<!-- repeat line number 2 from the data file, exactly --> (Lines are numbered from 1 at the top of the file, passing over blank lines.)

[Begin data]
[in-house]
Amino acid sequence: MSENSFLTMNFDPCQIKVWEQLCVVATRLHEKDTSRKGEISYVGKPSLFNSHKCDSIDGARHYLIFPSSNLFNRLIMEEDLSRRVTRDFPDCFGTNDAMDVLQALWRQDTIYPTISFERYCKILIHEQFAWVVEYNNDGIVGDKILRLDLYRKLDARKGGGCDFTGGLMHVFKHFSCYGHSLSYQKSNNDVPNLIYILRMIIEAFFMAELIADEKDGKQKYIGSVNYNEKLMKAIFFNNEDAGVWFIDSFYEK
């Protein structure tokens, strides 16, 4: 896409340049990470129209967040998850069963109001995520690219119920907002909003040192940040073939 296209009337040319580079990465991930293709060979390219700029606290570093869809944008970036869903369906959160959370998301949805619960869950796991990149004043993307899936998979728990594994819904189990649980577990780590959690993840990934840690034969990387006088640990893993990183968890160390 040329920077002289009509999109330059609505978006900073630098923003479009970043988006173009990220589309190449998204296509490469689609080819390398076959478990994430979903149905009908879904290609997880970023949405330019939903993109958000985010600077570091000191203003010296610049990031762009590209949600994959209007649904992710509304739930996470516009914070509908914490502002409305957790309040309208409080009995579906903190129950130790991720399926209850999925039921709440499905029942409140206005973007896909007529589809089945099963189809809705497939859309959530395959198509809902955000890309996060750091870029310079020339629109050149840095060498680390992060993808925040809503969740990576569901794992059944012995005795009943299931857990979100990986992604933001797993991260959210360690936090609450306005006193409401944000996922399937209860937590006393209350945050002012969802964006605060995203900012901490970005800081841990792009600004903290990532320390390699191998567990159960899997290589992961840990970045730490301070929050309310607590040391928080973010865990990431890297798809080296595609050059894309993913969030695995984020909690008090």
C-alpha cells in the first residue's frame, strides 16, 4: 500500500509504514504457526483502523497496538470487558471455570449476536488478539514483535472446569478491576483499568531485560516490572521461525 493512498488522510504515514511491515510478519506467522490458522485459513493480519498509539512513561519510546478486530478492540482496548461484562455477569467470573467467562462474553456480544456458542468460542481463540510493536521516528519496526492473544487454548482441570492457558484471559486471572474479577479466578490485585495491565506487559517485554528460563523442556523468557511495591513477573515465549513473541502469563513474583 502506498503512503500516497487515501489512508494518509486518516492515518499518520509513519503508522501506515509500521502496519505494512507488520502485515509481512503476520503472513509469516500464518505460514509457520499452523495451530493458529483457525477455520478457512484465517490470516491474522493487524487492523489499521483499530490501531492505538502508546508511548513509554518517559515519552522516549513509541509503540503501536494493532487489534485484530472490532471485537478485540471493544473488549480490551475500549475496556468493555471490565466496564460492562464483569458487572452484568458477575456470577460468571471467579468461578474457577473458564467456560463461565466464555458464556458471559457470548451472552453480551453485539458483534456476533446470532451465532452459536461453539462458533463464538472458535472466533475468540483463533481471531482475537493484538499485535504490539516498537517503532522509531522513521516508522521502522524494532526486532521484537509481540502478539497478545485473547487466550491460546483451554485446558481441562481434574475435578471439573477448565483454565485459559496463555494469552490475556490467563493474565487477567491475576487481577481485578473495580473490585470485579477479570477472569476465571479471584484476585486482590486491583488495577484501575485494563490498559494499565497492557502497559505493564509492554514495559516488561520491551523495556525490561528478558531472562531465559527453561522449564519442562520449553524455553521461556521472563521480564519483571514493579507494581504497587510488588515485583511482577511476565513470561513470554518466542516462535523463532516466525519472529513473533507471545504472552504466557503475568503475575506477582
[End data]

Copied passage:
Amino acid sequence: MSENSFLTMNFDPCQIKVWEQLCVVATRLHEKDTSRKGEISYVGKPSLFNSHKCDSIDGARHYLIFPSSNLFNRLIMEEDLSRRVTRDFPDCFGTNDAMDVLQALWRQDTIYPTISFERYCKILIHEQFAWVVEYNNDGIVGDKILRLDLYRKLDARKGGGCDFTGGLMHVFKHFSCYGHSLSYQKSNNDVPNLIYILRMIIEAFFMAELIADEKDGKQKYIGSVNYNEKLMKAIFFNNEDAGVWFIDSFYEK